The production of seed crops must adhere to current legislation and each step is closely monitored by the National Institute of Agricultural Biology (NIAB) to ensure that regulations are being followed.

Experienced farmers are used to growing seed crops and the seeds these farmers plant to grow the crop must be registered with NIAB and included in its control plots at Cambridge. The crops must then be inspected and the seed certified before it can be sold.

Licensed crop inspections ensure that the variety being grown is true to type and conforms to the description of that variety in terms of greenness, heading date and leaf width, further guaranteeing that the variety is distinct, uniform and stable.

Before and during these licensed crop inspections, seed crops are checked for the presence of weeds. Herbicides may be applied to control such weeds as meadow grasses, blackgrass, docks and other broad-leaved weeds.

Following harvesting, a critical operation is ensuring seed is dried to a maximum of fourteen percent moisture content. If seed is too moist, it will heat up in storage, germination will be rapidly reduced and viability of the remaining seed compromised.

Immediately following harvest, the seed is put on to a drying floor and air blown through it to reduce the moisture content and keep the seed cool until its moisture content falls below fourteen percent. The seed is then safe for storage and will remain viable for several years.

After drying, seed is cleaned and tested in a licensed laboratory to ensure that it meets HVS analysis criteria in terms of germination, purity and weed seed content. It is then certified by NIAB.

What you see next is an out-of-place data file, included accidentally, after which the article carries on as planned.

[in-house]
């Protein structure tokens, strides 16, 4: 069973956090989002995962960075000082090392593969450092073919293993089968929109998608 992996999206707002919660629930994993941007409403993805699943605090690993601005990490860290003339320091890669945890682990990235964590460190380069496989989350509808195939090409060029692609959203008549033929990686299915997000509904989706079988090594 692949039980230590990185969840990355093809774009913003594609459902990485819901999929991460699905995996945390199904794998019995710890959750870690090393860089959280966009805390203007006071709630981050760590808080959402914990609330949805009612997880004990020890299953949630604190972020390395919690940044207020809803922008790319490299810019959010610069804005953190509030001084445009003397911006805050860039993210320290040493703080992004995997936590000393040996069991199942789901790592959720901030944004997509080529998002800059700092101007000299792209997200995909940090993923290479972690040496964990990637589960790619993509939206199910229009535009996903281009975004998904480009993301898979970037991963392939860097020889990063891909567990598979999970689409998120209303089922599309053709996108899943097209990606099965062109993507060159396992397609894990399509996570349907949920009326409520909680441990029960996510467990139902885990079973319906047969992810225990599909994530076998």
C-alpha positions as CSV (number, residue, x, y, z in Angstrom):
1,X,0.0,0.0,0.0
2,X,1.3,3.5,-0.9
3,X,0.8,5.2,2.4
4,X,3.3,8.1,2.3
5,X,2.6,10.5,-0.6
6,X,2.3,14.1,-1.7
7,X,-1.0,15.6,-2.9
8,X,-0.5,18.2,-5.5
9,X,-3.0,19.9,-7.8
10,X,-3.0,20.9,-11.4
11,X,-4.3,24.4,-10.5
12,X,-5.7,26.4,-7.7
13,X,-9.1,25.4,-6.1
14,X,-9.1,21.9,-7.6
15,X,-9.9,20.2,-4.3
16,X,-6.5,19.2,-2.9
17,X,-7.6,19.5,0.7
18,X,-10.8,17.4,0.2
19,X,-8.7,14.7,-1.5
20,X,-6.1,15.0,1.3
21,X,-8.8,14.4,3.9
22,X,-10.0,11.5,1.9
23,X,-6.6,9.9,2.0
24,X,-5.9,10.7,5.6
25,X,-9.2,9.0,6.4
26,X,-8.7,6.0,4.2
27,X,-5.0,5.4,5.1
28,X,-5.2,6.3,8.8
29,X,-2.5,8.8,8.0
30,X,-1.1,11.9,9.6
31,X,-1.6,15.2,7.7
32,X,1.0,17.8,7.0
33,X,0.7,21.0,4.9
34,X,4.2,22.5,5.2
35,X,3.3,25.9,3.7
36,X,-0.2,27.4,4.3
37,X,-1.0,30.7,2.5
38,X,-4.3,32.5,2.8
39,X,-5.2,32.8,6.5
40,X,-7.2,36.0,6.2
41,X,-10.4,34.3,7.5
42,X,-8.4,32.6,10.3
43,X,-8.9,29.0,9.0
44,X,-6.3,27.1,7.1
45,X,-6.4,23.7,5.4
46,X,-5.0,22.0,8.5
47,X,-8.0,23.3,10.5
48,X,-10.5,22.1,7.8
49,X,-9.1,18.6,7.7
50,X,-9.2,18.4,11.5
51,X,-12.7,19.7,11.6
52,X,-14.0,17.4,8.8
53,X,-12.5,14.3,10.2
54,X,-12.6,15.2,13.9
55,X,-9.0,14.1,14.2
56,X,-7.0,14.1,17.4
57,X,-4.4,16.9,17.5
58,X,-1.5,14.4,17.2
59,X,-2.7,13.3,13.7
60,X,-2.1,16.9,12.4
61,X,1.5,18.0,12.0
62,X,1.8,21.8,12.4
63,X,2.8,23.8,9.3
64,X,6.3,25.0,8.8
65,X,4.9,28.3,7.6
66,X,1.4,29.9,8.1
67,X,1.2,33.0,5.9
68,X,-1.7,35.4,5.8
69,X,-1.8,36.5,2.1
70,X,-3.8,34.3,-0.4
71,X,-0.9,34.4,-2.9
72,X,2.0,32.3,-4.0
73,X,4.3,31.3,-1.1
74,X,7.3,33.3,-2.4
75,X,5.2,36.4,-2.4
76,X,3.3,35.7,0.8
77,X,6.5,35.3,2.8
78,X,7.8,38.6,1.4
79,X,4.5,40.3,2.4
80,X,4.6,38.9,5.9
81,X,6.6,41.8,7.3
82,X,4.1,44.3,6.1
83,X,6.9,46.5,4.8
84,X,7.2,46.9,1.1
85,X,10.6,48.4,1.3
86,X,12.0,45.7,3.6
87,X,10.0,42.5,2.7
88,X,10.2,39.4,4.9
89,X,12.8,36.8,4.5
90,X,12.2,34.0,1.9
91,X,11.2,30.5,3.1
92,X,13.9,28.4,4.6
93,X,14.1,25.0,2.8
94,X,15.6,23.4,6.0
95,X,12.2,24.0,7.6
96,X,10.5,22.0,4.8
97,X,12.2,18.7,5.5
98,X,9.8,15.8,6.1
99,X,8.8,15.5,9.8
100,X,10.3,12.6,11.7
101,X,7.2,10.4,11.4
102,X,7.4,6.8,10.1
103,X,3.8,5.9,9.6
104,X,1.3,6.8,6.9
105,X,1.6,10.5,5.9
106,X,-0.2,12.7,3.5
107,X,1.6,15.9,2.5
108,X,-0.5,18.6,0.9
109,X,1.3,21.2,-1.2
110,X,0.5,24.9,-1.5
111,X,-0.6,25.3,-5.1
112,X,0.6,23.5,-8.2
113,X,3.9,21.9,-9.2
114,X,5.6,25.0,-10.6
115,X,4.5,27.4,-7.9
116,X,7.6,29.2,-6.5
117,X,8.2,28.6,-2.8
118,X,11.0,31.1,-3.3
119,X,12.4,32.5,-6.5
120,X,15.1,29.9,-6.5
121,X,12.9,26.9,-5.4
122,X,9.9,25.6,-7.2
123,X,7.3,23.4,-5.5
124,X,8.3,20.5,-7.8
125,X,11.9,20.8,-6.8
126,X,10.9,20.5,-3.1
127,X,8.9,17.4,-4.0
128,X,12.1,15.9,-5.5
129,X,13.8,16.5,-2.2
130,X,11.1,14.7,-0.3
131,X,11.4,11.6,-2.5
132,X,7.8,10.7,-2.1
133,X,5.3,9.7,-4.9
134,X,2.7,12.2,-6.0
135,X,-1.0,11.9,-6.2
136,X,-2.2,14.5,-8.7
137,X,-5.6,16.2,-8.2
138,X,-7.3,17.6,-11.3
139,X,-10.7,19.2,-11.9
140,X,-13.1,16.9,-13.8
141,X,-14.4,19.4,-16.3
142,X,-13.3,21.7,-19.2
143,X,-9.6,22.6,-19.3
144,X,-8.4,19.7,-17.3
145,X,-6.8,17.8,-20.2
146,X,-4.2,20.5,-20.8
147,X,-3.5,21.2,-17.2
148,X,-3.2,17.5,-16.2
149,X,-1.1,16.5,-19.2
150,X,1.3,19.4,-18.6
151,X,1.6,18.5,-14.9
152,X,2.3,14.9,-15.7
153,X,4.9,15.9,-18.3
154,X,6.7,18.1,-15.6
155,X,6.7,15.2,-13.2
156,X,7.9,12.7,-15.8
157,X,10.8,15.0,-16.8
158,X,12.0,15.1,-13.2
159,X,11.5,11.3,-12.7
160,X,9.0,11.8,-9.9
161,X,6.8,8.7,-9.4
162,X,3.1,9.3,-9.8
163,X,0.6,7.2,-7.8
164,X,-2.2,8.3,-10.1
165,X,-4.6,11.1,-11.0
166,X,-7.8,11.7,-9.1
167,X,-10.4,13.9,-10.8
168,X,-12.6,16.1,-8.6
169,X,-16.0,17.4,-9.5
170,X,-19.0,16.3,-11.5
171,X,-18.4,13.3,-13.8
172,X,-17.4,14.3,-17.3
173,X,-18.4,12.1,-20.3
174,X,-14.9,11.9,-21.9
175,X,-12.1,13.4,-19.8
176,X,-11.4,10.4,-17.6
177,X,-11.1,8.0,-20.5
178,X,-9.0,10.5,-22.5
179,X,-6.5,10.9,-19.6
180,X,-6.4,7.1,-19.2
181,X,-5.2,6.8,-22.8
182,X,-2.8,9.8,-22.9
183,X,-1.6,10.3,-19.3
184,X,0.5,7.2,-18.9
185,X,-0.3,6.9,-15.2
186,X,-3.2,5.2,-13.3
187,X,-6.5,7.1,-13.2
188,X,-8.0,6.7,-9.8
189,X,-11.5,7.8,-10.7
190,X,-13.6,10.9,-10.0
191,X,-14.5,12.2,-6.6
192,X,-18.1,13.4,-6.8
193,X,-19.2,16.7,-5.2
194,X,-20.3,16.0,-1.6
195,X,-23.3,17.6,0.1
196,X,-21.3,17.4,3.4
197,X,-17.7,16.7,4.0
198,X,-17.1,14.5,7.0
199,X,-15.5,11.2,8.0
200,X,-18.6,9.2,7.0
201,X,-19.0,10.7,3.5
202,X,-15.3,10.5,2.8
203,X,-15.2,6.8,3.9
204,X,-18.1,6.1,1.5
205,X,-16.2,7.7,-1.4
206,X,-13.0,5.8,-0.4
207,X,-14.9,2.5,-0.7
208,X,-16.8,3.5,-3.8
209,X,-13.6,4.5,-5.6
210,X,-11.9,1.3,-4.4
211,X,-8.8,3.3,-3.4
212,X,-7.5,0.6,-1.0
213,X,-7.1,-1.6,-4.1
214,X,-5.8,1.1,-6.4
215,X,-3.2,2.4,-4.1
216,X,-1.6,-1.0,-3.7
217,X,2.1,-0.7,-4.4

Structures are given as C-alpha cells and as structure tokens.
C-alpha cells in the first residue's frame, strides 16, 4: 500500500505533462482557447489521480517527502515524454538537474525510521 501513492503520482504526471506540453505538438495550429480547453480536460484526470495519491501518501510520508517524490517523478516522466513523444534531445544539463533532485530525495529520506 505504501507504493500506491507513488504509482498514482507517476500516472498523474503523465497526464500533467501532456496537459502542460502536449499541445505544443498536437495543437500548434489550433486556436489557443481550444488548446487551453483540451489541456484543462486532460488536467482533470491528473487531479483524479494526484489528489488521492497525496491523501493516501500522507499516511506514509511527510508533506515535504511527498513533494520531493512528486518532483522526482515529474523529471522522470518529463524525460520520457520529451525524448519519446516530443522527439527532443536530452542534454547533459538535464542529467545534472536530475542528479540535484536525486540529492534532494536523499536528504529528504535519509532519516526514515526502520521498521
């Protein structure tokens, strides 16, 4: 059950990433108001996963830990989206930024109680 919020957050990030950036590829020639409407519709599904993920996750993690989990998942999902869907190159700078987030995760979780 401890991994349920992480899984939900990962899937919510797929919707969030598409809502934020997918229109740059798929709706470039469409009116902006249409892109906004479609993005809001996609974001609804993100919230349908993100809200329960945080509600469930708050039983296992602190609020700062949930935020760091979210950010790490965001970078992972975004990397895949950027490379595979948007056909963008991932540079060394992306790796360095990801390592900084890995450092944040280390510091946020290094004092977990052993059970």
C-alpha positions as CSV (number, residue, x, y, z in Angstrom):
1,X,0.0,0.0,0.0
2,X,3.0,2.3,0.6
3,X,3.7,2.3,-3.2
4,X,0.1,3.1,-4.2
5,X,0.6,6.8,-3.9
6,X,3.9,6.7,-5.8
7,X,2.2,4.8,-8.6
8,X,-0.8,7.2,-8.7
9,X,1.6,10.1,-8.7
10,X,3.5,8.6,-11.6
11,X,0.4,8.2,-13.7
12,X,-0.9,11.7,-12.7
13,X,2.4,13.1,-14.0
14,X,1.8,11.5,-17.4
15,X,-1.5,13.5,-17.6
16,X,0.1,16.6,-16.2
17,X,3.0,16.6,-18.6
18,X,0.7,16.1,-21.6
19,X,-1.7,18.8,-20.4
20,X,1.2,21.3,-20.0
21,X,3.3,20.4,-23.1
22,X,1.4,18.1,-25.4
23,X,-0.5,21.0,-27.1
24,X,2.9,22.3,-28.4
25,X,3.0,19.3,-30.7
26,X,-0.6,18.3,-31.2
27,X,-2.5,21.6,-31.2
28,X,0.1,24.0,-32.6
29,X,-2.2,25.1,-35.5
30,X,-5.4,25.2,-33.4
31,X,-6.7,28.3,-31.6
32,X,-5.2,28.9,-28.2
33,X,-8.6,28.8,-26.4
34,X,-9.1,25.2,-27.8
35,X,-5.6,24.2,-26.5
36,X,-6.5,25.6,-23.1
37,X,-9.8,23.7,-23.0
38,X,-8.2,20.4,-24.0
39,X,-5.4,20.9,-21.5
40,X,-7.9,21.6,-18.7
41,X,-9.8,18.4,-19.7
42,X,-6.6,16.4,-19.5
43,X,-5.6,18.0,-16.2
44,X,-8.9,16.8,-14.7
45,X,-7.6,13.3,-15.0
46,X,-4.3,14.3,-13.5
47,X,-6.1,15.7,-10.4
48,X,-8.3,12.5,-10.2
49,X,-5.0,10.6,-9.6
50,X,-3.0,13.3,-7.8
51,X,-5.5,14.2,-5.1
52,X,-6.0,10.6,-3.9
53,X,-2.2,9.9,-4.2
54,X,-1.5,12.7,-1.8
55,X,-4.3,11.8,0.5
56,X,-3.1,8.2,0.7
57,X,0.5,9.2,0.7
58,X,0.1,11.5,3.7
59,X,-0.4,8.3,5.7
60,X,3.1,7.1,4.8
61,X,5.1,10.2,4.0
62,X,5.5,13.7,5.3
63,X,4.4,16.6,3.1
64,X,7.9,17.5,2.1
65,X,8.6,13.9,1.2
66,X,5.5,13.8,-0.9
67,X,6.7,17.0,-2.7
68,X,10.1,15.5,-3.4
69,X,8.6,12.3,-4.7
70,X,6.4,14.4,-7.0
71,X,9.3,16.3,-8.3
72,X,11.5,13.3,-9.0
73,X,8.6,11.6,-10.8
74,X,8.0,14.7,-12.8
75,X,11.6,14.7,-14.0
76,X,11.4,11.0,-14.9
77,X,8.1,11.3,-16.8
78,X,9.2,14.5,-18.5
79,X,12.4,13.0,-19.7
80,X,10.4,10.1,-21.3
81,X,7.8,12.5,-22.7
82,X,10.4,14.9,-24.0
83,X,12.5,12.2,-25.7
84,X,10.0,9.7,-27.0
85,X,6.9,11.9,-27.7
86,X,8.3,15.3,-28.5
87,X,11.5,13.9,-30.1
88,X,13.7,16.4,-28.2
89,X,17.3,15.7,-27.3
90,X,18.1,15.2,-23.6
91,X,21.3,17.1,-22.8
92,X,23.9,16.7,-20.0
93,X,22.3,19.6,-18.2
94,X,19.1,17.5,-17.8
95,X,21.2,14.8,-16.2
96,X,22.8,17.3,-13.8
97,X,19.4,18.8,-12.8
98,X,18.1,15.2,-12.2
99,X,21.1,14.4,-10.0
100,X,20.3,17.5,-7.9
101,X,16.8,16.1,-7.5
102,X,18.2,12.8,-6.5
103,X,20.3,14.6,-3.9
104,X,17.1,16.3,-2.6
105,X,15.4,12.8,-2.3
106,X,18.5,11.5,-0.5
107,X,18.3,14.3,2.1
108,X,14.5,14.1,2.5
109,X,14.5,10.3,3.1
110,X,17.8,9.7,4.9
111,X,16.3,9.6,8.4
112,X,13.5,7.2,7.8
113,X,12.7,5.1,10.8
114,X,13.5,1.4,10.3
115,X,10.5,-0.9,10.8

It's in the bag

After the new seed has been legally certified, it can be collected and stored in one of the company's warehouses - and this is where the story ends for many seed companies as, legally, seed can be sold at this stage with no requirement for further testing.

However, Barenbrug continue with independent laboratory testing of the seed for germination at regular intervals throughout the year. The seed is also re-tested upon arrival in the warehouse to ensure it meets standards laid down for varieties being suitable for turf production and other high-end use.
After harvest, all cleaning procedures are closely monitored to prevent any contamination.

Seed is also mixed in the UK, providing a fresh, high vigour seed to prescription. High vigour seed means faster establishment - one of the critical requirements for greenkeepers and groundsmen looking for solutions to meet today's demanding market.

third generation.jpgMixing is conducted by trained, supervised staff in specialist mixers and samples are taken from each mixture to ensure quality. There's a great deal of skill in mixing grass seed successfully - with different seed sizes, weights and characteristics, it calls for a skillful operator with knowledge and dexterity - it's a bit like the care you take when preparing your favourite recipe!

The company also employs a carefully controlled lot rotation/selection system, where lots are individually recorded on a computer so that no seed is left to decline. This is vital to the germination and establishment vigour of the seed - if a customer is investing in an overseeding programme, then they are investing in performance results.

Equally, customers should always question the age and vigour of the seed they are buying. Remember that the date on the bag is the date it was packed, not an indication of the age of the seed inside.

With the coming of the credit crunch you may be 'encouraged' to buy 2009 seed now at 2008 prices, but how will such seed perform six months on - especially if stored in poor conditions and already declining in vigour? If it's cheap, it's cheap for a reason.

It is worth noting that correct seed storage also encompasses the quality of the bags they are packed in. Barenbrug has invested a great deal in optimum bag design to ensure they are strong and adequately perforated to keep the contents well ventilated.

Even something as seemingly insignificant as the mist kicked up from the wheels of a lorry can make bags damp during transit, weakening them and compromising the health of the seeds.

Editorial Enquiries Editorial Enquiries

Contact Kerry Haywood

01952 897416
editorial@pitchcare.com

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Contact Peter Britton

01952 898516
peter@pitchcare.com